The museum staff had divided the museum into zones, and each of the five classes of kindergarten kids alternated through the zones.
Biscuit's class started out with half going to the grocery store and half going to the doughnut factory. The grocery store had cash registers that had lights and money in the drawers. They were on little stands that included hand-crank conveyor belts. The groceries would travel of the end into a shopping basket. There were also cooking stations and an ice cream shop with felt food and treats. In the doughnut shop, the kids put plastic doughnuts in a slot, then a series of cranks sent the doughnuts up a conveyor belt down into bins. Then they put the doughnuts from the bins onto another conveyor belt to send them to the boxing station. The kids quickly found their places, then swapped out jobs with each other. They were so excited, they didn't stay at any one station too long.
From there, they moved into the Enchanted Forest, which included a cabin with beds, a table and chairs and books. There was a boat with oars sitting on a big patch of blue that looked like a pond, a foot bridge that had musical instruments built into it, a giant rocking chair and more.
There was an alphabet room where each kid was asked to stand beside his or her first initial. That room also had a big maze of pneumatic tubes on the wall. The kids could push multi-colored scarves into the tubes, and they would fly around through the pipes then puff out at the top. As the scarves floated back down, the kids would jockey for position to grab them.
There were several more rooms to go through, then there was a program called "Under the Stars." The class leader showed the kids Van Gogh's "Starry Night" on an overhead projector.
"Raise your hand if you've seen this painting before." she said. And several of the kids did.
"Raise your hand if you know what this painting is called," she said. And Biscuit raised his hand.
She called on him, and he said, "That's 'Starry Night,' but I can't remember who made it."
I was impressed that he knew what it was called. Then I wondered, "How the heck did he know what it was called?!"
I asked him about it later, and he told me that the art program he has on his kid tablet talks about the painting, and he remembered the name of it but not the painter. So I guess in addition to playing games where he creates funny cartoons and rescues animals in make-believe worlds, he's also learning about art!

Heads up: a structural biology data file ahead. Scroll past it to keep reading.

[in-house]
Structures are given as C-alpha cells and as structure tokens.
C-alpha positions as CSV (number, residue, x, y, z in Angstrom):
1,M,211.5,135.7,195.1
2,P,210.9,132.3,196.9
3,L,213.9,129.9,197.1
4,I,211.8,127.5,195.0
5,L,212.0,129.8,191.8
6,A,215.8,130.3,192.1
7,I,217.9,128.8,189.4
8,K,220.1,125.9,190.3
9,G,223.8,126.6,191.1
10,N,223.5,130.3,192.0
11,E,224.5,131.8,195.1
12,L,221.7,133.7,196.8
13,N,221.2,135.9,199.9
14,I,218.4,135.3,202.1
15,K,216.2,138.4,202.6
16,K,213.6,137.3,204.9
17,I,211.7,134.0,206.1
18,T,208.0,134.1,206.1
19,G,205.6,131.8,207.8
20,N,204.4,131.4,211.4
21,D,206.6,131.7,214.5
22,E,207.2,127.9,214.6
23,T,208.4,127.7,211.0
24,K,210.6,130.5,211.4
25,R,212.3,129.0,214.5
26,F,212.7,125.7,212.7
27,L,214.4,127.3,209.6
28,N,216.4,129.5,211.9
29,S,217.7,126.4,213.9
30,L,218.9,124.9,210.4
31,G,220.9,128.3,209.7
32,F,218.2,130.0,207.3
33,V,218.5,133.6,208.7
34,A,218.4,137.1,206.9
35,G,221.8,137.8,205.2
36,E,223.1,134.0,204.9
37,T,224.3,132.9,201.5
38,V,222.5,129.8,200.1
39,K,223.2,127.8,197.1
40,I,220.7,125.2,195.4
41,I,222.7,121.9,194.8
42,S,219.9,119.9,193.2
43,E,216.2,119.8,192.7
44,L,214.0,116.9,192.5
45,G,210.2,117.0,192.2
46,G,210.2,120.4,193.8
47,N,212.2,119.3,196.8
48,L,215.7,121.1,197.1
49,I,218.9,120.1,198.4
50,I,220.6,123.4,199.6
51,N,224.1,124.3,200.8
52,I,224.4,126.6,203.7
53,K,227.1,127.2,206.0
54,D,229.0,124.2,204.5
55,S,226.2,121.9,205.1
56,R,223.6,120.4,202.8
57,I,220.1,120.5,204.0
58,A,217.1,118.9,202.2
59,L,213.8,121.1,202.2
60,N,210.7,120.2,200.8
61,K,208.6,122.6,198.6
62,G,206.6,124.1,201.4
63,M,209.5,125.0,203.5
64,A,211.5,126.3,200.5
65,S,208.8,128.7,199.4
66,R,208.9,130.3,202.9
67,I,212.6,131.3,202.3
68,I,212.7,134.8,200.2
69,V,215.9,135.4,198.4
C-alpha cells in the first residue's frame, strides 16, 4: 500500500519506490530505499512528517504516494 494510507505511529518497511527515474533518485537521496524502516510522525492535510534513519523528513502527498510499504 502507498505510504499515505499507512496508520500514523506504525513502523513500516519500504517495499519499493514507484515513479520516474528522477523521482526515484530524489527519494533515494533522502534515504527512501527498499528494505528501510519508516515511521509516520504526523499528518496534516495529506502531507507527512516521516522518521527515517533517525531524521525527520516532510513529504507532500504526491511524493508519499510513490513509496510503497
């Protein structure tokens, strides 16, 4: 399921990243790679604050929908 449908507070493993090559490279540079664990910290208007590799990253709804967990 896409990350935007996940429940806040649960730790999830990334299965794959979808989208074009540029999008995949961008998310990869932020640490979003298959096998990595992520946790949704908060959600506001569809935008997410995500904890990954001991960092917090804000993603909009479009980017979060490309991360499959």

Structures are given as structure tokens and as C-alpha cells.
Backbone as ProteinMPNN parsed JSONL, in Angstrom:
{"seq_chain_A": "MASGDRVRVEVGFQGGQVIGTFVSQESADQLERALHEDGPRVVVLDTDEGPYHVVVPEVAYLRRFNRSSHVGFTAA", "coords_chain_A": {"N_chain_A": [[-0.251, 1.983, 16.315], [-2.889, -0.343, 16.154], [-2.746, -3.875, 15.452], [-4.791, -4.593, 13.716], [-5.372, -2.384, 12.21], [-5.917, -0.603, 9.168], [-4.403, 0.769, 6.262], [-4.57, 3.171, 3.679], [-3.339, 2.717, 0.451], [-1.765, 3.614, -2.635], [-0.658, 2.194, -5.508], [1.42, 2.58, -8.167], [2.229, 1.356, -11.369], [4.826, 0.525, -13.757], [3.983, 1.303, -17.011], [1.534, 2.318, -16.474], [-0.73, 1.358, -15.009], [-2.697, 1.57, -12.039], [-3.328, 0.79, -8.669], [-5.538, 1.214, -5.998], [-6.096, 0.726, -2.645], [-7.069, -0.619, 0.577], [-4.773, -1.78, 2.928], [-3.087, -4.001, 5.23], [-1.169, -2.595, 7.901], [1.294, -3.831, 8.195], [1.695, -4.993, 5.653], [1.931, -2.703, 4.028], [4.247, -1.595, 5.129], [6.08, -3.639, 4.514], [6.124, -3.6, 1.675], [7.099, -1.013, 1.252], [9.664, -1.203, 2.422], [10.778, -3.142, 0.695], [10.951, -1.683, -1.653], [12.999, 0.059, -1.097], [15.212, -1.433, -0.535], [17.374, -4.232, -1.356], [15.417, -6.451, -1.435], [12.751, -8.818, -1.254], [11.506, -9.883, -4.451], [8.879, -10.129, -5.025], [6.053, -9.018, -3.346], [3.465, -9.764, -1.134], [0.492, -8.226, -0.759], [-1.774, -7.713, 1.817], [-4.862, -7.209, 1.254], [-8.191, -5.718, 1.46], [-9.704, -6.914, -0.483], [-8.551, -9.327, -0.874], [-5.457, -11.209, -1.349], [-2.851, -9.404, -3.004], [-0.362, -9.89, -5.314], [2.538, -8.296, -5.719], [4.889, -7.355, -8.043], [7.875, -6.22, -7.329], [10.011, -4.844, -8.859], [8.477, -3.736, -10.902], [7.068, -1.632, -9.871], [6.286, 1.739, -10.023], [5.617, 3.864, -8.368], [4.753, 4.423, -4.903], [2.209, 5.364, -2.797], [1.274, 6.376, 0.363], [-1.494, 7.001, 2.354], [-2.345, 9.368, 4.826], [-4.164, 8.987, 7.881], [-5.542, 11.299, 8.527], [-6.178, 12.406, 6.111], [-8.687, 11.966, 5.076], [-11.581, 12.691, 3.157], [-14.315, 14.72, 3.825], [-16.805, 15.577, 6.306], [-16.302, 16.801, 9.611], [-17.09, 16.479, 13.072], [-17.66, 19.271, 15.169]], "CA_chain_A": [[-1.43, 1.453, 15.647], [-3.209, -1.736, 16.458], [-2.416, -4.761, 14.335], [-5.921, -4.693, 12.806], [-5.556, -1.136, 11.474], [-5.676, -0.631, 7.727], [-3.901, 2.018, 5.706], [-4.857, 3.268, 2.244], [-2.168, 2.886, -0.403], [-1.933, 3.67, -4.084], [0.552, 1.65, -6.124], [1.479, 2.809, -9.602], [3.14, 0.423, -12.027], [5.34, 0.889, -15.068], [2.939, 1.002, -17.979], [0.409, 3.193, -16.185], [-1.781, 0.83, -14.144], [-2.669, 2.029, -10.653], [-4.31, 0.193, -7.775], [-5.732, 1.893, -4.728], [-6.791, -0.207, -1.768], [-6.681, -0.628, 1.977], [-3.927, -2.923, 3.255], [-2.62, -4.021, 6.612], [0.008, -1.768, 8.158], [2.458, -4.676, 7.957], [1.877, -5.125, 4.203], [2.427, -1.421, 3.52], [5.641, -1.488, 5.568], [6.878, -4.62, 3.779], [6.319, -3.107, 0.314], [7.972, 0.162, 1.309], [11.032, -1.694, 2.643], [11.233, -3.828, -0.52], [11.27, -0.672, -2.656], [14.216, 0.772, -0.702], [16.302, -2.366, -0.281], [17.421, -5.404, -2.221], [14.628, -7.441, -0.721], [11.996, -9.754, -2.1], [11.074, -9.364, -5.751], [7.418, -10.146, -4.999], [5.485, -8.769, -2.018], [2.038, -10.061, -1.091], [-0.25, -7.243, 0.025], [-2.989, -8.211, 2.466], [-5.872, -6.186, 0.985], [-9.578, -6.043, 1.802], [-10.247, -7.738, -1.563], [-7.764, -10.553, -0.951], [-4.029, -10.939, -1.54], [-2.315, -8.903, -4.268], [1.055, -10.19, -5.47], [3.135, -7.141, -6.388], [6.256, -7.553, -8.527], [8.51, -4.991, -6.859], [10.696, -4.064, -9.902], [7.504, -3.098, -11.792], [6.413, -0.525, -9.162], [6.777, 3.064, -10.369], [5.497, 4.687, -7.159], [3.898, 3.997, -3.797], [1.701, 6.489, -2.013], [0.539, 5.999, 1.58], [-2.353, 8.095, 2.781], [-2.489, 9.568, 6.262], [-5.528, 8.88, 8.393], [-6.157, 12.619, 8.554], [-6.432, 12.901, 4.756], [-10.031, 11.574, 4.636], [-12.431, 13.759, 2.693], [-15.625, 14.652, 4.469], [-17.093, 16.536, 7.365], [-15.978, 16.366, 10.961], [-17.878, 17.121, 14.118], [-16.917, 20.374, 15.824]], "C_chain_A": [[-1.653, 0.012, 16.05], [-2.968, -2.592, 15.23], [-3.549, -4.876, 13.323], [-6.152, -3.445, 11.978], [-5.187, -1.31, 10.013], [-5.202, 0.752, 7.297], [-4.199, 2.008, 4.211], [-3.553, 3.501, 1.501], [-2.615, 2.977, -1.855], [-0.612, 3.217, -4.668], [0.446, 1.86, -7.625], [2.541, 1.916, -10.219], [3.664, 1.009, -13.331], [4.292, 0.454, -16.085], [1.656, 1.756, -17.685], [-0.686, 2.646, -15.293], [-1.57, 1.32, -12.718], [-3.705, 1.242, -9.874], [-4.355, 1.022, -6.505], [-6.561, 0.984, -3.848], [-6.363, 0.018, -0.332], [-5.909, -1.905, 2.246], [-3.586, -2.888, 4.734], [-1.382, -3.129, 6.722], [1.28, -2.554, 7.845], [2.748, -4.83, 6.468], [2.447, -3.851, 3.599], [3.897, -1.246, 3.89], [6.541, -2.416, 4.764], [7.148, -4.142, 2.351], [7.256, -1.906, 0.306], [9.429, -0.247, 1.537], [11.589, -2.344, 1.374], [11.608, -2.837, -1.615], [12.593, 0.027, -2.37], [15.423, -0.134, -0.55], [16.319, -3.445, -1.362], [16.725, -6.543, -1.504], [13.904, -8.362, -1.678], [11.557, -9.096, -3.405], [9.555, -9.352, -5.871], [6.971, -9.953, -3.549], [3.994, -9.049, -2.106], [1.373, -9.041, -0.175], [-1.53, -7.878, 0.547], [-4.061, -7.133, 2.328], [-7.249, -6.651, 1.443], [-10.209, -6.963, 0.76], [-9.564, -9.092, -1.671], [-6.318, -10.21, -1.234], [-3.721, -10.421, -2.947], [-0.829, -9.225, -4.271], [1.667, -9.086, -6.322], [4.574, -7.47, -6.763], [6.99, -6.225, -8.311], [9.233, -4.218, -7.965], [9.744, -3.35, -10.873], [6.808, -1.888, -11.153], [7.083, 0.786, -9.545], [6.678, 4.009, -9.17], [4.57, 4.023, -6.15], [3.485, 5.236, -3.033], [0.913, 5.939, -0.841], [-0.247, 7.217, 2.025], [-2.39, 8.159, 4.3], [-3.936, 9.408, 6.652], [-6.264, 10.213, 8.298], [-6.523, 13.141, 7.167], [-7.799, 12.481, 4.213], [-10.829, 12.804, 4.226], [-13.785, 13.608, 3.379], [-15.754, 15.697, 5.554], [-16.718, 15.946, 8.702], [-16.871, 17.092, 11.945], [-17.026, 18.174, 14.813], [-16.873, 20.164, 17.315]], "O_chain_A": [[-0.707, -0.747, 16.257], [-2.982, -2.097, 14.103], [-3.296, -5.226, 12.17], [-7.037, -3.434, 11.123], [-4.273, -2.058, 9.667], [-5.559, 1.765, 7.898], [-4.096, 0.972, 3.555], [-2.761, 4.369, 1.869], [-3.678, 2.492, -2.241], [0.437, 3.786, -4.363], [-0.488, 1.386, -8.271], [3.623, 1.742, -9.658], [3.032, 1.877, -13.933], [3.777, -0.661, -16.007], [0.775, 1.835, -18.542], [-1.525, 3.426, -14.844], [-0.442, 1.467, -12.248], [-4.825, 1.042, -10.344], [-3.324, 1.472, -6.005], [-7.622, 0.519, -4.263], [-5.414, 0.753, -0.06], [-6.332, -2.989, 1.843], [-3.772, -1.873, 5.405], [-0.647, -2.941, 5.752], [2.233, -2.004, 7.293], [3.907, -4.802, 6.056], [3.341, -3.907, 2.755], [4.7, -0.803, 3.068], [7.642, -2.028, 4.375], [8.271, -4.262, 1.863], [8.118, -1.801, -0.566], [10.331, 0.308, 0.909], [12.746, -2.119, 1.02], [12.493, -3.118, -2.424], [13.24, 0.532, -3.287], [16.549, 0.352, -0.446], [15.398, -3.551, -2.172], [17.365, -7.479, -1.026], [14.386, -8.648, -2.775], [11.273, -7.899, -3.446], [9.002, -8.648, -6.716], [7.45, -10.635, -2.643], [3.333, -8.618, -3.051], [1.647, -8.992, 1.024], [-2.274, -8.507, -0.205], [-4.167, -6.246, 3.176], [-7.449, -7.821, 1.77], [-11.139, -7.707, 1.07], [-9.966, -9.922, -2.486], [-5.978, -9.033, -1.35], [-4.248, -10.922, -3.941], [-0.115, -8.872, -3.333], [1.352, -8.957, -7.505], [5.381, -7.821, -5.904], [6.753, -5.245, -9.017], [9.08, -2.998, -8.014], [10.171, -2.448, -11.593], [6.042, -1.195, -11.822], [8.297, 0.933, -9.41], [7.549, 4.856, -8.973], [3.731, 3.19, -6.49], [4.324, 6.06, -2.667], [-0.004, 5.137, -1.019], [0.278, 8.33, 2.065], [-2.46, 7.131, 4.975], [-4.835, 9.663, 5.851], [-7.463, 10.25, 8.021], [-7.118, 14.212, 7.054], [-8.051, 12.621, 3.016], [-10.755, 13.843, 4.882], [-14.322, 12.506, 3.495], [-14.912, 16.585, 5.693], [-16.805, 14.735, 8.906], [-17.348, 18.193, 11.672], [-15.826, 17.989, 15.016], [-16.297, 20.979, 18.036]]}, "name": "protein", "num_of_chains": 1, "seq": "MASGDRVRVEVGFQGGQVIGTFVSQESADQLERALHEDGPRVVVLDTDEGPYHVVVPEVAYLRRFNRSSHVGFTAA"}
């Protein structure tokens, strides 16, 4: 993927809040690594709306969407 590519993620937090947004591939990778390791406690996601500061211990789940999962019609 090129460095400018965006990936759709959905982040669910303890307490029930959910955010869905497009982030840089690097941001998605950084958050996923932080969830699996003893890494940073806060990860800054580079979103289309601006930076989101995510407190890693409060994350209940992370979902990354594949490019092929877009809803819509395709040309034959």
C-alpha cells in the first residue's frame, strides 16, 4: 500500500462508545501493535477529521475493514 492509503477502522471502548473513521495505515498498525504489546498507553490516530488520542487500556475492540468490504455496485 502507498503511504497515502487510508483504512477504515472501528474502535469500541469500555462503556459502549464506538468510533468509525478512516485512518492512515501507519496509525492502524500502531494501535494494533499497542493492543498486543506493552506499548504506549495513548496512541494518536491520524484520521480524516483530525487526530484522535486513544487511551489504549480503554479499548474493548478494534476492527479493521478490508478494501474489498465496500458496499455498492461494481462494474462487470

After showing the kids the painting, the class leader then asked the kids if they had any emotions or thoughts about it. She wrote down their answers on a dry-erase board, then divided the kids into groups of three or four and assigned a word to each group.
They had blue, moon, castle, wind, yellow, little houses and big houses. Each group had to come up with a motion or pose to describe their word. Then they took turns acting them out. At the end, they put them all together and added music.
It was a really cool activity because she explained how they took a painting and turned it into words, then turned it into a dance. When the kids put together what they had done, they seemed excited. It was definitely fun to watch their discovery.
I had a good time with the kids, and when I got home, I had to change the sweater I was wearing because it was completely stretched out. Throughout the day, the kids would grab my sleeve or the hem of my sweater and say "Griffin's Mom, check this out," or "Griffin's Mom, look at this."
A stretched-out sweater was well worth spending the day with a bunch of sweet and excited kids.
|Ringing up a customer's groceries.|
|This is supposed to be a letter G, but |
I don't think it looks much like one.
|This is the scarf thing. And it was really |
cool. I wish I could've played, too!
|The kids perform the dance they created.|
|Biscuit waits in line |
to leave for the day.